# Homework 4

The reading for this homework is a bit strange since we are going “off book.”  I beg your indulgences.  We will be skipping (or, rather, delaying) sections 9.6, 9.7 and 9.8 until a later time; you may read these sections if you prefer, but they will not be directly relevant to this assignment.

First, read (or re-read) pages 11-17 in our textbook.  (This is material back in section 9.1)

In preparation for the rest of this week and next week, read section 10.2 (pages 105 – 114).  You may want to first read section 10.1, which is all about limits, before reading about partial derivatives.  For this class, though, I prefer to more-or-less skip a detailed discussion of limits and jump straight to derivatives.  If you would like to get ahead of our class discussions, then you may also want to go ahead and read 10.3, too.

## The Assignment

Problem 1.  Write down the equation for the plane that contains the two  lines (or explain why no plane contains these lines):

$\displaystyle \vec{\ell}(t) = \langle\, 1+2t, 2-3t, 4t \, \rangle \text{ and } x(s) = 2s, y(s) = 2+2s, z(s) = s/2.$

Note: One of the lines is given in a “vector equation” form, while there is given in “parametric” form.

Problem 2.  Consider the function

$\displaystyle f(x,y) = \sin\left(\sqrt{x^2+y^2}\right)$.

(a)  What is the domain of $f(x,y)$?

(b) Sketch a picture of the $z$-slice for $z = 1$ a.k.a. the level set

$\left\{ (x,y) : f(x,y) = 1 \right\}$.

(c ) Sketch a picture of the $x$-slice for $x = 0$, and sketch a picture of the $x$-slice for $x = 1$ (these pictures can be drawn in the $yz$ plane).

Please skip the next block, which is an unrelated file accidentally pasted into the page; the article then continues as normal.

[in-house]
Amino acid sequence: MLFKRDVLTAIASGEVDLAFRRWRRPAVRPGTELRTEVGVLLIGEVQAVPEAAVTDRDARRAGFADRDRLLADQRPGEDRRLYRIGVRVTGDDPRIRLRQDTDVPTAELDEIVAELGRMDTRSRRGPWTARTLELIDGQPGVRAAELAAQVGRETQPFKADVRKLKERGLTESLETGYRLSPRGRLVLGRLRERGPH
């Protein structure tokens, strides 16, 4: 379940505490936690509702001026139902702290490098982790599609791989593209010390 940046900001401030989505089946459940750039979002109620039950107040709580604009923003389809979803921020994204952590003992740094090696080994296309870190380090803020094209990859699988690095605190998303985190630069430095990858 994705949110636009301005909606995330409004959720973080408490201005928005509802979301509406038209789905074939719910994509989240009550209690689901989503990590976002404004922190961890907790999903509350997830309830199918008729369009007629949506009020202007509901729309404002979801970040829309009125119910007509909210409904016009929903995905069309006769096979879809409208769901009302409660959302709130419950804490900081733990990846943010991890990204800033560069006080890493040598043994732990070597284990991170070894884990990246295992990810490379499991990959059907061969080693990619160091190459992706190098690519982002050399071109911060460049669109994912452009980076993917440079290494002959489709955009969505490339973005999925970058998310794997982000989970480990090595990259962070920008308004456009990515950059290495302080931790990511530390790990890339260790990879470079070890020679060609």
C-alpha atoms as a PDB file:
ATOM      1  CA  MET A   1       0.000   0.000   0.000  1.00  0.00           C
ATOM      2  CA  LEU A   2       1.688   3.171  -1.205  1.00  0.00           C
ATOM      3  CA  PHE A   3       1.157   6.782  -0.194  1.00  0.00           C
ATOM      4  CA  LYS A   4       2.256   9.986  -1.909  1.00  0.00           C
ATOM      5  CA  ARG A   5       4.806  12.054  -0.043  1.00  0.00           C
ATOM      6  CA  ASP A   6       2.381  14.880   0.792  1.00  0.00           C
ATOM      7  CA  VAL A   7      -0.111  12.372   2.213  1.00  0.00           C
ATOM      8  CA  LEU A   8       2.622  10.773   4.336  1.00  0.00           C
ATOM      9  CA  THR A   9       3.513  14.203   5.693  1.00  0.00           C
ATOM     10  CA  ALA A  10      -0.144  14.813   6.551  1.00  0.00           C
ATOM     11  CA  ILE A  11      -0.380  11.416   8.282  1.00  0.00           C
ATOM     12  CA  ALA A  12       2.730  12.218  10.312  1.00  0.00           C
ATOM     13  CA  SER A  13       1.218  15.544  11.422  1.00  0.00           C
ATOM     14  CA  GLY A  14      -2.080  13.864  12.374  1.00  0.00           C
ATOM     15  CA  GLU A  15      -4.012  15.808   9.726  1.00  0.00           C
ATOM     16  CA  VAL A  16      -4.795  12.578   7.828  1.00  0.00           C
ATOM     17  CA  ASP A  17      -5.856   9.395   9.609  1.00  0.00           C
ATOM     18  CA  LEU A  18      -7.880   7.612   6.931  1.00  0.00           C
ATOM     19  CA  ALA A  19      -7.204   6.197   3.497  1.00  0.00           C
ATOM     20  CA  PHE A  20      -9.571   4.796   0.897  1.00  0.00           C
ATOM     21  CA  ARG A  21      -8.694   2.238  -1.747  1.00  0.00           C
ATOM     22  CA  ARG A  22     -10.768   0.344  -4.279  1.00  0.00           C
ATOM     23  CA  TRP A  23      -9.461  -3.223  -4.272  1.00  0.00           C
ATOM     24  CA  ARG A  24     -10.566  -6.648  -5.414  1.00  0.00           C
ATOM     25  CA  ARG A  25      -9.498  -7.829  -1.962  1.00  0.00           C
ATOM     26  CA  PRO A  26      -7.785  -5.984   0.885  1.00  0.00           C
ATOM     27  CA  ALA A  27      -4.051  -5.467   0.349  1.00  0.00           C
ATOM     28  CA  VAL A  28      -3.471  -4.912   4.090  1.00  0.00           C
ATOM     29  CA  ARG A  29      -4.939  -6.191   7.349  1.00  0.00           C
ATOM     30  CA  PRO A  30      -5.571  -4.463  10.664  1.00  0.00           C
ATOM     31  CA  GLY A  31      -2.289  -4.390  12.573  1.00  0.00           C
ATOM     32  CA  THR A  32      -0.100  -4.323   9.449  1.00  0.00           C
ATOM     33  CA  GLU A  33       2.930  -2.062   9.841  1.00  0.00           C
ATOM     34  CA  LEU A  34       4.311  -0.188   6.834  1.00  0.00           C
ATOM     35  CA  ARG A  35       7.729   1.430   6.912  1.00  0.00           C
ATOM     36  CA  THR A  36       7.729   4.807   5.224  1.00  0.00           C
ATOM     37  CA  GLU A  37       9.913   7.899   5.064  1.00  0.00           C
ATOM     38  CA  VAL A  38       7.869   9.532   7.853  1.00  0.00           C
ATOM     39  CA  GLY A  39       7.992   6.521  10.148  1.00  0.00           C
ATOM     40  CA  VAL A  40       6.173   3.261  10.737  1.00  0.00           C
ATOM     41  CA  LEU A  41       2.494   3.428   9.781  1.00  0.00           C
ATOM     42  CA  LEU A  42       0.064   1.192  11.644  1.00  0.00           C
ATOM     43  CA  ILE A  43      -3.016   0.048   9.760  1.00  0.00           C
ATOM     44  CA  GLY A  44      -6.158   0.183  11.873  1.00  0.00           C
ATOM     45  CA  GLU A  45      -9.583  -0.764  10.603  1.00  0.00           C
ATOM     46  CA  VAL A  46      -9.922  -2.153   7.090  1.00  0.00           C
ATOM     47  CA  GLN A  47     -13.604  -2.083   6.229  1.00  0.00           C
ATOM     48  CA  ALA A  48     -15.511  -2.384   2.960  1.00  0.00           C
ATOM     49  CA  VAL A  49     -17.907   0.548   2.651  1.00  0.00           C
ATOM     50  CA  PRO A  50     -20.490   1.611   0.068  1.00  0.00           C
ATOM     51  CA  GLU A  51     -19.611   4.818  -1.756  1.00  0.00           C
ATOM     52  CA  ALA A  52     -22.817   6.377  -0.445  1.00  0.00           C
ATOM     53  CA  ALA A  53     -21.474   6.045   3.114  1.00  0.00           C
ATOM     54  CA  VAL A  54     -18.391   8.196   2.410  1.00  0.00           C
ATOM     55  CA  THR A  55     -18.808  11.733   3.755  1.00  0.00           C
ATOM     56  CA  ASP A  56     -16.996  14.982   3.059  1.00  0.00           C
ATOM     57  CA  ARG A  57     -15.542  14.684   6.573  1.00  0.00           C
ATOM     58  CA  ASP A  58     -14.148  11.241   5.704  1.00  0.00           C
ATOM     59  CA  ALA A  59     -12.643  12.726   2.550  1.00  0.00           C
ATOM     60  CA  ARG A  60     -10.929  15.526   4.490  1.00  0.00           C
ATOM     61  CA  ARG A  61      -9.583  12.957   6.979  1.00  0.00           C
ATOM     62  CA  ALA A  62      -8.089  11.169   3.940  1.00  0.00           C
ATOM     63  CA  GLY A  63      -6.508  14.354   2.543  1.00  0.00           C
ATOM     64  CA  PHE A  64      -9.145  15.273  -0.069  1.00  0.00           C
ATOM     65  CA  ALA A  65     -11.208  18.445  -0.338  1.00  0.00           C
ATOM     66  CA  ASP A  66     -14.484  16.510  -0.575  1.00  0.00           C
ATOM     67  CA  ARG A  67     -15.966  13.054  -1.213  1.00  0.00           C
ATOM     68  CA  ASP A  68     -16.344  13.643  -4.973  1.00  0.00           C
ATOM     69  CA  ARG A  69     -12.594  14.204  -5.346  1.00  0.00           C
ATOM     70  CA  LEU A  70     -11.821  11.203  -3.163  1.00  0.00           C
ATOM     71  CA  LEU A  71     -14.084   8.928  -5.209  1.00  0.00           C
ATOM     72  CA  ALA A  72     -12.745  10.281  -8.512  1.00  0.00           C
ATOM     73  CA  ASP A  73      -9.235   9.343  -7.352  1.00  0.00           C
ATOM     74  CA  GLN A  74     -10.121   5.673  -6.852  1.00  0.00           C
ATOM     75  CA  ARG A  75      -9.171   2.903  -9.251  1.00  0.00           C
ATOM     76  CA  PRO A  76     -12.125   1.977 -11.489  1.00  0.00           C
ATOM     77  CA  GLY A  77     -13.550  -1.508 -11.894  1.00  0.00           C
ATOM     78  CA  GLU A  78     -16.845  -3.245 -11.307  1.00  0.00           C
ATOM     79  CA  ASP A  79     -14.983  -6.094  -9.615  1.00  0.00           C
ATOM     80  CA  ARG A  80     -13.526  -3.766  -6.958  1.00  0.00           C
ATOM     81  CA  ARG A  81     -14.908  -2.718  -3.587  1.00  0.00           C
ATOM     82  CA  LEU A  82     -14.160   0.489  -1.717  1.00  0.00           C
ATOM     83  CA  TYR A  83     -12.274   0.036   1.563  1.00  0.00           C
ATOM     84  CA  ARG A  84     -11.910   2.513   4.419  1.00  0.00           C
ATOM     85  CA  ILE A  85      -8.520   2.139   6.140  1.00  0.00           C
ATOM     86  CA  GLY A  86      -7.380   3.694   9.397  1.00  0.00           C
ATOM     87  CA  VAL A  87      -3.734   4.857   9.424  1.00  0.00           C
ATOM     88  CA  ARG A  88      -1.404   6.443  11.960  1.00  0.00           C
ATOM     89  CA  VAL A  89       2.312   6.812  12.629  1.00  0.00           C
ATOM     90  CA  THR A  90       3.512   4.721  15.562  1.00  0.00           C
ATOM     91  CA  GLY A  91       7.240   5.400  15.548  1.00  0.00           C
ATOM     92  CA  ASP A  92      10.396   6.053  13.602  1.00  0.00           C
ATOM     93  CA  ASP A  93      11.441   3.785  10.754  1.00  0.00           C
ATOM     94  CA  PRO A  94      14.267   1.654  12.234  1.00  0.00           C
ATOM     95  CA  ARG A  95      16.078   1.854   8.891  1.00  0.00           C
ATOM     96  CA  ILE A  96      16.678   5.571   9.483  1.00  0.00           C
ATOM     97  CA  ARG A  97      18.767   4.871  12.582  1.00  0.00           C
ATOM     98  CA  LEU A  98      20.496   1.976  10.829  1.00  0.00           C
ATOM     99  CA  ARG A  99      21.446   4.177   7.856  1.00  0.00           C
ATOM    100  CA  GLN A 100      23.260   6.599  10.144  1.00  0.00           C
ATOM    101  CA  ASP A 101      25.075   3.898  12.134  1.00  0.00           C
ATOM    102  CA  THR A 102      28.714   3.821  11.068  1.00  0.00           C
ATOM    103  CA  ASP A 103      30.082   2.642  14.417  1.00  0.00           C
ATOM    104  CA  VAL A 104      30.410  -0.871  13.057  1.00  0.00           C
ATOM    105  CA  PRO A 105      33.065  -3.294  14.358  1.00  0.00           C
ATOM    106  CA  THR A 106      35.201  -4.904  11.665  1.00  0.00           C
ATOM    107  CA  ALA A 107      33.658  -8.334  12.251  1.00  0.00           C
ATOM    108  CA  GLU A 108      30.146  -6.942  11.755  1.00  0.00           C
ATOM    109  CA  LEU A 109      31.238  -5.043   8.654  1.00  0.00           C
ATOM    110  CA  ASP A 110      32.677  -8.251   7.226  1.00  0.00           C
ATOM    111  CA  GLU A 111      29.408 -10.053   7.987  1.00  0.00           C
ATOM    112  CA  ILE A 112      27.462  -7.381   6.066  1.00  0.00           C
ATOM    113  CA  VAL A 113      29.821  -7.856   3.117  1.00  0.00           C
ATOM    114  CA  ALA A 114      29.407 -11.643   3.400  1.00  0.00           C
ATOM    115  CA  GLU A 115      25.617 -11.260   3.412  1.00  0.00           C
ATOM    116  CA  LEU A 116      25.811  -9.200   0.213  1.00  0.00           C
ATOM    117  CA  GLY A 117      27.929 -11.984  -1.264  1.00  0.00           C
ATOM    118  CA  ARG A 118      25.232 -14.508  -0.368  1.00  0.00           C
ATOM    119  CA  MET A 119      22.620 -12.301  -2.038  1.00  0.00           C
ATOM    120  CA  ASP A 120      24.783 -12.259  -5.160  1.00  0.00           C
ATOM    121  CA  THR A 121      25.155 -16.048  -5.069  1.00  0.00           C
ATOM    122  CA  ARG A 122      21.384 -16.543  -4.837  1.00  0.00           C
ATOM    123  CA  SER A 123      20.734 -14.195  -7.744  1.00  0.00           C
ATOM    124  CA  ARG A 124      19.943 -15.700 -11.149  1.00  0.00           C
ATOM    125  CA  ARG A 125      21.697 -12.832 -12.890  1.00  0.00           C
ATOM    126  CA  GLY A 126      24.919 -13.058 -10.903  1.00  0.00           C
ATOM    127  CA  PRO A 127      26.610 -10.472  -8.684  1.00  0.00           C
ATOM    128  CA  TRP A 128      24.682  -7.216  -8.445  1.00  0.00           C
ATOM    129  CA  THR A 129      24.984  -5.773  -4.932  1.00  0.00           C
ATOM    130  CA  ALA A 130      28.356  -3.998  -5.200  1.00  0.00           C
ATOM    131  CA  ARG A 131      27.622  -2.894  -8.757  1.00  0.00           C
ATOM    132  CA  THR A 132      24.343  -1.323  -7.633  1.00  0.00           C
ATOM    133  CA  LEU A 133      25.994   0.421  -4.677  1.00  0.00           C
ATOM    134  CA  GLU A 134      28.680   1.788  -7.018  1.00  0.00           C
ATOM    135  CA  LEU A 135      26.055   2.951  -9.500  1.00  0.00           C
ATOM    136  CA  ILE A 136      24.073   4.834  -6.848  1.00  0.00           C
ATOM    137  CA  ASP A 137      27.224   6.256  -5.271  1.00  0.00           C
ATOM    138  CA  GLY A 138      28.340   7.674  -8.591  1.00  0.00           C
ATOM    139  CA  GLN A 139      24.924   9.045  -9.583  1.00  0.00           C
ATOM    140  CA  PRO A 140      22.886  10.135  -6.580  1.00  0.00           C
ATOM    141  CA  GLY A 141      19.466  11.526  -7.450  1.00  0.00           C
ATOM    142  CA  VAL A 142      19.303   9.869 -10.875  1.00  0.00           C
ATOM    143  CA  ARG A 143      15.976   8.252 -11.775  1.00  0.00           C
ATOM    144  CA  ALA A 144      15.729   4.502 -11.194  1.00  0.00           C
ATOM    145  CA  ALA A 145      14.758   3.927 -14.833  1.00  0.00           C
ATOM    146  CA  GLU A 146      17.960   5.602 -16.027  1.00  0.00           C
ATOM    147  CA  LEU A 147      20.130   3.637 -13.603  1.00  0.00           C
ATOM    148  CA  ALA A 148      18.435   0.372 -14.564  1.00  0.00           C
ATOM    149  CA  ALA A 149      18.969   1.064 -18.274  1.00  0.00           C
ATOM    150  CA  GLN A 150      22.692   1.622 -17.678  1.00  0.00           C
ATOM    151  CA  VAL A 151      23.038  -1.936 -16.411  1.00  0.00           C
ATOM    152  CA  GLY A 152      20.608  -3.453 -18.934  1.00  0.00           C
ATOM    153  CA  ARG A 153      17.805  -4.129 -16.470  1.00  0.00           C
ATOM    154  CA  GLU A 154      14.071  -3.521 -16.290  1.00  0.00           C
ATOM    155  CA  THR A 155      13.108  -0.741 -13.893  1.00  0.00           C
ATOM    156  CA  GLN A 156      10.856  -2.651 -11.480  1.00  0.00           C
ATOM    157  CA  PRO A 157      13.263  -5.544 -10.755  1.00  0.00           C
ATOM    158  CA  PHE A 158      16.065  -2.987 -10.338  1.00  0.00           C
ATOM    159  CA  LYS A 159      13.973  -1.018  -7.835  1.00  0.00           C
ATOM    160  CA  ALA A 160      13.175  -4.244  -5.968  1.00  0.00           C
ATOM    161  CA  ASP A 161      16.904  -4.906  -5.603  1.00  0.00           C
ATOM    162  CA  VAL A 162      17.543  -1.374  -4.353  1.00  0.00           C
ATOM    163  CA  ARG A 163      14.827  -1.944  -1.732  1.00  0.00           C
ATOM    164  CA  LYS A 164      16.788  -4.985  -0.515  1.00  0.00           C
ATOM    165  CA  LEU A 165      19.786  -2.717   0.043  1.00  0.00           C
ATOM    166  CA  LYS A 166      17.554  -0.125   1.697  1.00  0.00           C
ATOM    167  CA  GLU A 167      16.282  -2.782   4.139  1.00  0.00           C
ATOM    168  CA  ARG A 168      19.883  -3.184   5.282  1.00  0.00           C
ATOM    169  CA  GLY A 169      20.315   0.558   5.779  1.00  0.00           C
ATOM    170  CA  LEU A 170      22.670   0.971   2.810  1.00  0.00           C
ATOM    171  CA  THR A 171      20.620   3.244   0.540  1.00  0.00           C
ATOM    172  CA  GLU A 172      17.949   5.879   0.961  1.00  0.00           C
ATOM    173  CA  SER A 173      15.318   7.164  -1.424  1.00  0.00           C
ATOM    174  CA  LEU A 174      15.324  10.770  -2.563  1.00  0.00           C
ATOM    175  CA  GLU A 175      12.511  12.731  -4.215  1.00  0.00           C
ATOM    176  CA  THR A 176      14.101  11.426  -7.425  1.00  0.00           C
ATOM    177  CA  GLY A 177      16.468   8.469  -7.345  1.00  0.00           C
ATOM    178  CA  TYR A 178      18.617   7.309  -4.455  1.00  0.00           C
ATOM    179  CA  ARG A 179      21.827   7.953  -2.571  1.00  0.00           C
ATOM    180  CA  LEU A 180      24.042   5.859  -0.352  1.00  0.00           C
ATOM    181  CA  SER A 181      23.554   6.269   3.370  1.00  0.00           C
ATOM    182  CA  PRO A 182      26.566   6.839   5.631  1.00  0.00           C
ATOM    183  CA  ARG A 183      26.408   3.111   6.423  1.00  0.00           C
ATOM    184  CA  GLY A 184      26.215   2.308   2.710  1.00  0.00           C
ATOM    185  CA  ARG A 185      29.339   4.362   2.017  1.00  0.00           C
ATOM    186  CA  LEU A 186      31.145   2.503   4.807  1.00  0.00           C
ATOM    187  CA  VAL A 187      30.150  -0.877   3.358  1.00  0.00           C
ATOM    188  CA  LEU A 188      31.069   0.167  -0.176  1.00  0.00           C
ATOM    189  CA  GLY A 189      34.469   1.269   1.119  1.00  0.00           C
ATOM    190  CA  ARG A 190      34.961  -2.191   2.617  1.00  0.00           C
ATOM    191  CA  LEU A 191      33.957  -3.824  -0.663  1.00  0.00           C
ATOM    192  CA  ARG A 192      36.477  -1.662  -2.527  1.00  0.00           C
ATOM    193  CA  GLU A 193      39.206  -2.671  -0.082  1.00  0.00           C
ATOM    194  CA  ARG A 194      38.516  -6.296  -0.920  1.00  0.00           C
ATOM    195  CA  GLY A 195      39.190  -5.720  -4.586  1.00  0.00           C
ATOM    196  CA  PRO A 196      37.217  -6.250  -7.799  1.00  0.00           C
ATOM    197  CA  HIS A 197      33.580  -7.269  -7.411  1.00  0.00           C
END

(d) Using the information from parts (a) and (b), sketch a picture of the graph $z = f(x,y)$ in $\mathbb{R}^3$.  Be sure to indicate one of the $z$-slices and one of the $x$-slices you computed before.

(e) Convert the equation $z = f(x,y)$ to one involving cylindrical coordinates.  You should, after some simplification, obtain an expression of the form $z = g(r)$ for some function $g$.  What does it mean that $\theta$ does not appear in this expression?  That is, explain how the absence of $\theta$ relates to the graph you sketched in part (d).

Problem 3.  Write down our conversion formulas for translating between rectangular, polar, cylindrical, and spherical coordinates:

$\displaystyle x = \underline{\phantom{r\cos\theta}} \text{ (polar) } \,\, r = \underline{\phantom{\sqrt{x^2+y^2}}} \text{ (rectangular) }$

$\displaystyle y = \underline{\phantom{r\sin\theta}} \text{ (polar) } \,\, \tan\theta = \underline{\phantom{y/x}} \text{ (rectangular) }$

$\displaystyle x = \underline{\phantom{r\cos\theta}} \text{ (cylindrical) } = \underline{\phantom{\rho\sin\varphi\cos\theta}} \text{ (spherical) }$

$\displaystyle y = \underline{\phantom{r\cos\theta}} \text{ (cylindrical) } = \underline{\phantom{\rho\sin\varphi\cos\theta}} \text{ (spherical) }$

$\displaystyle z = \underline{\phantom{r\cos\theta}} \text{ (cylindrical) } = \underline{\phantom{\rho\sin\varphi\cos\theta}} \text{ (spherical) }$

Problem 4.  Draw a picture of the level set

$\displaystyle \left\{ (x,y,z) \in \mathbb{R}^3 : \rho = \csc\varphi\,\sec\theta\right\}$.

Problem 5.  Compute the area of the parallelogram spanned by the two vectors $\vec{v} = \langle 1, 2, 1 \rangle$ and $\vec{w} = \langle 0, 1, 1 \rangle$.

Problem 6.  Compute the volume of the parallelpiped spanned by the three vectors $\vec{v}, \vec{w}$ and $\vec{z}$ where $\vec{v}$ and $\vec{w}$ are the same as in problem 5, and where $\vec{z} = \langle 1, 2, 3 \rangle$.

Problem 7.  Compute the partial derivatives of

$\displaystyle f(x,y) = \frac{x}{\sqrt{x^2+y^2}}$.

$f_x = \partial f/ \partial x =$

$f_y = \partial f/ \partial y =$